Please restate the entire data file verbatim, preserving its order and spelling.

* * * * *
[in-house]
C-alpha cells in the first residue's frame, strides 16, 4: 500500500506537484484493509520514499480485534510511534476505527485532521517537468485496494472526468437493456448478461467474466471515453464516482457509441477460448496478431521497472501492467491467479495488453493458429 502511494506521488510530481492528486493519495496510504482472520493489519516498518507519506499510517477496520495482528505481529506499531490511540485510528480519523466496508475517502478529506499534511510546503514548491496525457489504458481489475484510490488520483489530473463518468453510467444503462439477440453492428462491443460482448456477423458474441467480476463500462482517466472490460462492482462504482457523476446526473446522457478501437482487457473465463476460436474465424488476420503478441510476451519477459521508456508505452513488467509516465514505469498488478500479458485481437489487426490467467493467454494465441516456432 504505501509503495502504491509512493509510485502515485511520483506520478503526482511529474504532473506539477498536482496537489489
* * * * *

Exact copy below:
[in-house]
C-alpha cells in the first residue's frame, strides 16, 4: 500500500506537484484493509520514499480485534510511534476505527485532521517537468485496494472526468437493456448478461467474466471515453464516482457509441477460448496478431521497472501492467491467479495488453493458429 502511494506521488510530481492528486493519495496510504482472520493489519516498518507519506499510517477496520495482528505481529506499531490511540485510528480519523466496508475517502478529506499534511510546503514548491496525457489504458481489475484510490488520483489530473463518468453510467444503462439477440453492428462491443460482448456477423458474441467480476463500462482517466472490460462492482462504482457523476446526473446522457478501437482487457473465463476460436474465424488476420503478441510476451519477459521508456508505452513488467509516465514505469498488478500479458485481437489487426490467467493467454494465441516456432 504505501509503495502504491509512493509510485502515485511520483506520478503526482511529474504532473506539477498536482496537489489